As for when the workday comes to a close, there’s never a certain time. McIsaac laughs, “As a business owner, your workday never really ends.”
Most days, there’s sunset pontoons and last minute scheduling adjustments to make. He admits that when he first became a business owner, he had a difficult time “shutting it off” and heading home for the night. After several years of ownership, he now has the support from his staff to usually call it a day around 6:30-7 p.m.
The development of the business’ upstairs neighbor, The Village Table and Tavern, provides the Nor’Banks crew a relaxing space to hang out and unwind at the end of the day, complete with live music, dinner and a place to soak in the incredible view of the Currituck Sound. McIsaac has nothing but good things to say about his neighbors upstairs, saying their positive relationship makes his job even more pleasant to wake up to every day.
With Nor’Banks a fully functional and stable enterprise today, McIsaac has the security to spend time thinking of ways to develop the business. He enjoys coming up with innovative solutions to problems, creating new services and expanding upon what he has already built.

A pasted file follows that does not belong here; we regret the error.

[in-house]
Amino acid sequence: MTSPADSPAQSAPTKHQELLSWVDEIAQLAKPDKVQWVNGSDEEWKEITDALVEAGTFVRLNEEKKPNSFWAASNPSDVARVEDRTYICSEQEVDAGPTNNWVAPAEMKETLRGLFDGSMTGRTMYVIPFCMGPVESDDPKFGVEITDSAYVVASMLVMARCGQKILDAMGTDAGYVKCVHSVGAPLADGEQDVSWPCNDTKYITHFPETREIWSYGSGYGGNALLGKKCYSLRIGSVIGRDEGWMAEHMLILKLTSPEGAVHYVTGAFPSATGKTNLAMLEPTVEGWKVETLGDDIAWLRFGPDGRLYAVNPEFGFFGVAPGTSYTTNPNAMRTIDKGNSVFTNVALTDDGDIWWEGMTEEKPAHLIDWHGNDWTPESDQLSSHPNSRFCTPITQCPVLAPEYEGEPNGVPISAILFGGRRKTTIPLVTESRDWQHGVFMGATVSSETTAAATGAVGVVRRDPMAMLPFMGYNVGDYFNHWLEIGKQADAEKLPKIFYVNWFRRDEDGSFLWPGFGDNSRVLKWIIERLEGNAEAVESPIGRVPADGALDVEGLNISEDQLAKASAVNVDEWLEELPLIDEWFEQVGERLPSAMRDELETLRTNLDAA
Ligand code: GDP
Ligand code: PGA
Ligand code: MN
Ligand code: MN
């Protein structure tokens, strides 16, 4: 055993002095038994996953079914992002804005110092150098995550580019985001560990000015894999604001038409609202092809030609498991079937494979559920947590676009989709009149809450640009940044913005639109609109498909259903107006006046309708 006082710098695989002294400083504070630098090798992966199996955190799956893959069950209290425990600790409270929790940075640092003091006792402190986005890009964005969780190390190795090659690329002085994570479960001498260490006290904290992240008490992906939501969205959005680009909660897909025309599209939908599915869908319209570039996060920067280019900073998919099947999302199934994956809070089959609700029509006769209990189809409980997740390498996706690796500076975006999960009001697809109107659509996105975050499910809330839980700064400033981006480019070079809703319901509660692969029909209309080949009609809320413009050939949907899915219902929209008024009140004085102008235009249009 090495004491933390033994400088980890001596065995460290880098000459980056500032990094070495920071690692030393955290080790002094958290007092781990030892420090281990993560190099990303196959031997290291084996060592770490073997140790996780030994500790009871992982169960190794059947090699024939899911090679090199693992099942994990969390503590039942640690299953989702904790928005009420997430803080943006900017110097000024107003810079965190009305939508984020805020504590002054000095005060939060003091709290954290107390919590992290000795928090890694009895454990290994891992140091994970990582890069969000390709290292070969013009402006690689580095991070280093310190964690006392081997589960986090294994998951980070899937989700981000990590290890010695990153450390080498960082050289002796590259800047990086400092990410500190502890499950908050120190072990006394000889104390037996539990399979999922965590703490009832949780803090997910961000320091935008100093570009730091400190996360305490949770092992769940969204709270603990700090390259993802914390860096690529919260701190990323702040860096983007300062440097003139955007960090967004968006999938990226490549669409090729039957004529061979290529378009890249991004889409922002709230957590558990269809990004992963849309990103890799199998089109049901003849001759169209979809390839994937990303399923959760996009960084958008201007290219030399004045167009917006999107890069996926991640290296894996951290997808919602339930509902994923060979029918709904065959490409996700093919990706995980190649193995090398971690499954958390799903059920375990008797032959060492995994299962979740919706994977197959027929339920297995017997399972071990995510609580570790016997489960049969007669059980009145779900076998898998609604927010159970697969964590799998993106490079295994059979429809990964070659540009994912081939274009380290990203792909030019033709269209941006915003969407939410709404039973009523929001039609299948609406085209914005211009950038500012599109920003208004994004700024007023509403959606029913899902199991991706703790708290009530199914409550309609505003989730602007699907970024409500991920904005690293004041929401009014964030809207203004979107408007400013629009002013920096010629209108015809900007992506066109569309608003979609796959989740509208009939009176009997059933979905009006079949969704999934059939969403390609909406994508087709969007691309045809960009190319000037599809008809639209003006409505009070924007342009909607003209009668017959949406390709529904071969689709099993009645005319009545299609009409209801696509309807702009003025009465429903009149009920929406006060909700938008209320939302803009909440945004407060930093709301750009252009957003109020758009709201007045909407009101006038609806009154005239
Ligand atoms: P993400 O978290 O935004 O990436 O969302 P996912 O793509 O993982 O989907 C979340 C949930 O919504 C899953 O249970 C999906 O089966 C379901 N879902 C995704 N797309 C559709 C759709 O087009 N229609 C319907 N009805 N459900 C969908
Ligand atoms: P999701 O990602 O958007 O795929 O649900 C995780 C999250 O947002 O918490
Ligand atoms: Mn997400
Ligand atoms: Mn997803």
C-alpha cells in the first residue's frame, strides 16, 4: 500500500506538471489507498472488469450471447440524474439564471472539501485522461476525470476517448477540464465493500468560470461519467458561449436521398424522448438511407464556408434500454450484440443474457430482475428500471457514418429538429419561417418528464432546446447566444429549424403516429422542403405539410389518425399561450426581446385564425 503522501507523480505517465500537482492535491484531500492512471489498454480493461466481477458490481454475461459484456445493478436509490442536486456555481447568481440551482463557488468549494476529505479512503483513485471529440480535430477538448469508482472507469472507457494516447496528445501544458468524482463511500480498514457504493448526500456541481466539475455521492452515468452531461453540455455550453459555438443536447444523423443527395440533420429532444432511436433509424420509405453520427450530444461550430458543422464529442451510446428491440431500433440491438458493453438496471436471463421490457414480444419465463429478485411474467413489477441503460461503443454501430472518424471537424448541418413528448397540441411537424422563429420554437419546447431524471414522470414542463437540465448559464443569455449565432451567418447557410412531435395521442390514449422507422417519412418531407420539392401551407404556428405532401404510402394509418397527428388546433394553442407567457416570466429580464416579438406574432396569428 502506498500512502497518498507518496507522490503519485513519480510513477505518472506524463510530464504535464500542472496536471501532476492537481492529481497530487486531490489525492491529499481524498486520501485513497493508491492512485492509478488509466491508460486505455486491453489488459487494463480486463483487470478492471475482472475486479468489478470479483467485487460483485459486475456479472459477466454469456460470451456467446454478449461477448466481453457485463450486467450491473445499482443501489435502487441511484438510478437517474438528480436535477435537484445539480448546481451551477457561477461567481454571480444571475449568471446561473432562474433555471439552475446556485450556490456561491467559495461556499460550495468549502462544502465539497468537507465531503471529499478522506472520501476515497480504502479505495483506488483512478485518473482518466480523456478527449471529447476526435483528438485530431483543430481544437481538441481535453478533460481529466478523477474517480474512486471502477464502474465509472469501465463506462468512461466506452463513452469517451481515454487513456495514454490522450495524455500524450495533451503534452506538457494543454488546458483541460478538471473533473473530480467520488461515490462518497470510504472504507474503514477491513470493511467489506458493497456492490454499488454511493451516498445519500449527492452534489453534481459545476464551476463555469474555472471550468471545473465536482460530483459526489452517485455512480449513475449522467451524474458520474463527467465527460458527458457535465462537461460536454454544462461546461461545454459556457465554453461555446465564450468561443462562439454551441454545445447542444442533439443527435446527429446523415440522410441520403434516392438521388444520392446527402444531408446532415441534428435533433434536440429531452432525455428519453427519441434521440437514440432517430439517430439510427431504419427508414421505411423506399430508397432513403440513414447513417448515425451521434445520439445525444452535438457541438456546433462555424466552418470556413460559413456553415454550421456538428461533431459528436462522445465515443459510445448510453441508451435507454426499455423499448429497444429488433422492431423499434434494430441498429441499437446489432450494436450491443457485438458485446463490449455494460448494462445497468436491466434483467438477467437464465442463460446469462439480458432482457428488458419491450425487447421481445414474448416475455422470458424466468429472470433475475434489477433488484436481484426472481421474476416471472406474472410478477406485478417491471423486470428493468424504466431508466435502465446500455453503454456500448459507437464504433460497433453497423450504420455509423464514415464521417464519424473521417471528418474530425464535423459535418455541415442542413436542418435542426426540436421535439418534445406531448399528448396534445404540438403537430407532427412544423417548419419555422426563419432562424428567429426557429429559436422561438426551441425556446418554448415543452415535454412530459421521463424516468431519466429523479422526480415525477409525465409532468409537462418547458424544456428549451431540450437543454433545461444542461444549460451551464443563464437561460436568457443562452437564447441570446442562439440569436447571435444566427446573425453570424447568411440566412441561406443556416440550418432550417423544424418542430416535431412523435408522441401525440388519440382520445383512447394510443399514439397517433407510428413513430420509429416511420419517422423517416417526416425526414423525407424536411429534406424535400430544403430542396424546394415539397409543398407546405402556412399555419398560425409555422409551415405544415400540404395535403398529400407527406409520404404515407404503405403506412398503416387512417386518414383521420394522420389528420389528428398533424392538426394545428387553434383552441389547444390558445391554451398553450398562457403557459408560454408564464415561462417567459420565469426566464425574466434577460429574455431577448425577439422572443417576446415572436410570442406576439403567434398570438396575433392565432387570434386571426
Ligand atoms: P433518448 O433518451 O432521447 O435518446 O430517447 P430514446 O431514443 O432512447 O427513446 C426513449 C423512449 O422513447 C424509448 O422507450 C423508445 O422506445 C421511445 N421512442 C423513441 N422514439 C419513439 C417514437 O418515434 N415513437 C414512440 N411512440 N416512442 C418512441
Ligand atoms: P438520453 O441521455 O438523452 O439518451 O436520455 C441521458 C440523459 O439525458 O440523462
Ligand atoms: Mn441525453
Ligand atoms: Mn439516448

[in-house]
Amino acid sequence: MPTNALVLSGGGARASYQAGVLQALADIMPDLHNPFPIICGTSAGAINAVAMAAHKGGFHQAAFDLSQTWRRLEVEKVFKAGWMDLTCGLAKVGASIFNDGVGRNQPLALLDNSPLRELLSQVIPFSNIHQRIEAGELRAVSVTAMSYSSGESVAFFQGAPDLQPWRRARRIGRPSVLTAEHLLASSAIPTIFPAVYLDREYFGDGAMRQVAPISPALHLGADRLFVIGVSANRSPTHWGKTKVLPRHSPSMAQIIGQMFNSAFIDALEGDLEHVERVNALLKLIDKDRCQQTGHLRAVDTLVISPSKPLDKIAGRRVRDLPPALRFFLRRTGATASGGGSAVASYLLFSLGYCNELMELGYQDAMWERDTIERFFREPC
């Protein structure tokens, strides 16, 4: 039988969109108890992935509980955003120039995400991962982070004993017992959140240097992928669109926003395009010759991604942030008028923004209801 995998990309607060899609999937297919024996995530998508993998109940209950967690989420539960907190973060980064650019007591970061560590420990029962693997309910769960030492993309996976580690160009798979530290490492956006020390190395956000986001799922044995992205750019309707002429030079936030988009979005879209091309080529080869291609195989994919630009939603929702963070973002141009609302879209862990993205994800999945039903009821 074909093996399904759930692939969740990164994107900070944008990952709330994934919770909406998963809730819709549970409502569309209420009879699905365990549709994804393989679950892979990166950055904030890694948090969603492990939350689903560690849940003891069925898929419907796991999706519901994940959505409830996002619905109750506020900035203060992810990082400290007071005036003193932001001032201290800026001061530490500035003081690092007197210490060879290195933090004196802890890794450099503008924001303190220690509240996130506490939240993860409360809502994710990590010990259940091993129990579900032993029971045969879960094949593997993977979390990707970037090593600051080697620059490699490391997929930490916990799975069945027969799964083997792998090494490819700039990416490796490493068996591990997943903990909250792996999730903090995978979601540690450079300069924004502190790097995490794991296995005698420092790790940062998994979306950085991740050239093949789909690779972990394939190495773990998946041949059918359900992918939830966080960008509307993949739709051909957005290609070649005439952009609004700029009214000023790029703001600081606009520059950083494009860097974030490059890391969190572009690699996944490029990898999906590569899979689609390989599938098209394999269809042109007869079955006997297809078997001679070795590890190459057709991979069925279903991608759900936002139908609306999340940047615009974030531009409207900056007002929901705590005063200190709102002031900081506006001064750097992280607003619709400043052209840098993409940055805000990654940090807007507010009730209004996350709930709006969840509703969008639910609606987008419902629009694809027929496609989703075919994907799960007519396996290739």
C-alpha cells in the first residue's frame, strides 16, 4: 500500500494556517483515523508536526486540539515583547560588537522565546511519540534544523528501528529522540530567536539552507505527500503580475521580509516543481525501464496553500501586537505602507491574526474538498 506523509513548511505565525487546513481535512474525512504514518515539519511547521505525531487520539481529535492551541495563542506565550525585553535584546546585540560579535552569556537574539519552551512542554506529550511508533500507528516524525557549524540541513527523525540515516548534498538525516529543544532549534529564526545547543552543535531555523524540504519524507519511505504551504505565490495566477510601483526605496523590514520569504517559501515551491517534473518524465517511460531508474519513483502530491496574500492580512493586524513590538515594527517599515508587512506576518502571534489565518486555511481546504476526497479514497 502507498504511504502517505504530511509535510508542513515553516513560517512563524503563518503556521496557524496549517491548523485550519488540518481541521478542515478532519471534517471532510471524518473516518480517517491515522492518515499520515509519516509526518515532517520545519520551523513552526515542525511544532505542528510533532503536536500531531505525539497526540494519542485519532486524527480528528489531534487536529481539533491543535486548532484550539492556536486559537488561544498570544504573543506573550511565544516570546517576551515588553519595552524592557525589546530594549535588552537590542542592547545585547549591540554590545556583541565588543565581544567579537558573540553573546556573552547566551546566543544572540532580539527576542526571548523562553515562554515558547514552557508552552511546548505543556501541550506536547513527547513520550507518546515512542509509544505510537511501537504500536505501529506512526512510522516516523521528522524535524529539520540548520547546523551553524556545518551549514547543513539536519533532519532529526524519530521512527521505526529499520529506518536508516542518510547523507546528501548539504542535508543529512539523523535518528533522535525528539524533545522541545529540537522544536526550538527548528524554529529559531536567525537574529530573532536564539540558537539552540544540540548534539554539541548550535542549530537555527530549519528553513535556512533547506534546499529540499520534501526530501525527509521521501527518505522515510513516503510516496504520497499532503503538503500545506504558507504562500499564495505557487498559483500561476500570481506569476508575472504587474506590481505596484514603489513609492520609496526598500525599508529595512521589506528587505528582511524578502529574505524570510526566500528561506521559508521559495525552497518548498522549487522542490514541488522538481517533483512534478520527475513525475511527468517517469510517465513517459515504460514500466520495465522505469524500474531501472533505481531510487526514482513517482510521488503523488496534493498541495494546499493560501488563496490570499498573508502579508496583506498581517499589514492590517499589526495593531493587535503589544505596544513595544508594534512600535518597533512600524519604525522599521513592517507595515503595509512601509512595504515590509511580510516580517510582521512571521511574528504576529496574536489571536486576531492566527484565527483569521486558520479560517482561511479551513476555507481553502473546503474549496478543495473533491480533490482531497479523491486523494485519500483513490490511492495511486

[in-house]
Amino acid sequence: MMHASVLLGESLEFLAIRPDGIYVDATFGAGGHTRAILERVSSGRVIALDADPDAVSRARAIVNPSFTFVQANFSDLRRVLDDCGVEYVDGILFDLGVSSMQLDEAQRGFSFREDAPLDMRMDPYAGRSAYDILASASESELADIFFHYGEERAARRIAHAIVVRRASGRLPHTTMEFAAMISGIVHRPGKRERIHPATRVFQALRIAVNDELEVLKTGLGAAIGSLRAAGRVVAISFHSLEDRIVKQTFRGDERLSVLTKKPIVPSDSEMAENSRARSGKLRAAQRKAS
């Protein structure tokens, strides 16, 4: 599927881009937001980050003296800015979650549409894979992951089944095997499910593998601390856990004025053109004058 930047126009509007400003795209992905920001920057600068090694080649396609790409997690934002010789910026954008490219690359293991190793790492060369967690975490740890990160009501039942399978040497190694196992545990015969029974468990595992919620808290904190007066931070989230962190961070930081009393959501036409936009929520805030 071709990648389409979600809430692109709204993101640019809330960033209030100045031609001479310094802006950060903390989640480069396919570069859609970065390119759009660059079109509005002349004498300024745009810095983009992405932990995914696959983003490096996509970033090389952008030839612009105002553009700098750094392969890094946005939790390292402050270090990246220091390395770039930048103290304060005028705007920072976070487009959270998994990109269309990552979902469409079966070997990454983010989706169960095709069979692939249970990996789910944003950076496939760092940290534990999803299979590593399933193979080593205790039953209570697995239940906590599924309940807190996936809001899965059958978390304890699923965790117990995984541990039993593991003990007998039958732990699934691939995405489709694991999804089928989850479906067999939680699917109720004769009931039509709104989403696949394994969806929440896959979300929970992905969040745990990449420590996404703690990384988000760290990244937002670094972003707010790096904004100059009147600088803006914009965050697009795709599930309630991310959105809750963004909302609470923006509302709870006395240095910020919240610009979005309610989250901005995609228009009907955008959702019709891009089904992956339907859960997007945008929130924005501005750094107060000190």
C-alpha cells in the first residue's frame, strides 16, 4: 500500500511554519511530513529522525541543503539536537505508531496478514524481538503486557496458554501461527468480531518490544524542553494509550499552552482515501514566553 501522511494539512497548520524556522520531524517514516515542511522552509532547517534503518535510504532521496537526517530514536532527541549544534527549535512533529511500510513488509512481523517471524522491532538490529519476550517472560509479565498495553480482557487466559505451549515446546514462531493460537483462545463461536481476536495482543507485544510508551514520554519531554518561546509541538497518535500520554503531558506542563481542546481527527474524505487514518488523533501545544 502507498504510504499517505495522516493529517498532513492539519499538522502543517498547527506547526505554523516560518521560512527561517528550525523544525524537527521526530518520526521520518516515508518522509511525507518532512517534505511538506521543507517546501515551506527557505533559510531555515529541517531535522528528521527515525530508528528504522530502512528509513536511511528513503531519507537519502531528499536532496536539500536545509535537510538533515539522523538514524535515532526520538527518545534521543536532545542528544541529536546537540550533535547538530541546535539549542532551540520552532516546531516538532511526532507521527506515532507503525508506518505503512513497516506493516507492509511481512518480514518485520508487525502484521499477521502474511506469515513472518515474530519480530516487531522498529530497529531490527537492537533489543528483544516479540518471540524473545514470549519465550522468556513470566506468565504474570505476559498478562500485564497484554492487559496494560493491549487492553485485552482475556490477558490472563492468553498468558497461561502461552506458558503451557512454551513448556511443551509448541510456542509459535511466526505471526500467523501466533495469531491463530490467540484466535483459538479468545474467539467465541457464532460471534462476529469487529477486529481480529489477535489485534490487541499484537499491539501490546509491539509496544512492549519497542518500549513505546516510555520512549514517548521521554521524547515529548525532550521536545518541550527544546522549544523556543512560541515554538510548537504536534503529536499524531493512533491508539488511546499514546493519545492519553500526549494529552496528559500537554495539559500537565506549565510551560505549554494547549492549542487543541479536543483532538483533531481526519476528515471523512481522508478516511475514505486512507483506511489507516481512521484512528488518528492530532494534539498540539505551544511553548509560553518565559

A lighter work day allows him time to organize fun staff events or set up an impromptu photoshoot. His varied day-to-day activities supplement a love for the job and keep repetition at bay. The only thing that a watersports instructor’s or captain’s day guarantees is that no matter the day’s events, the work will be rewarded with the smiles and compliments of clients who come from both near and far to experience their services and nurture their own love for the water.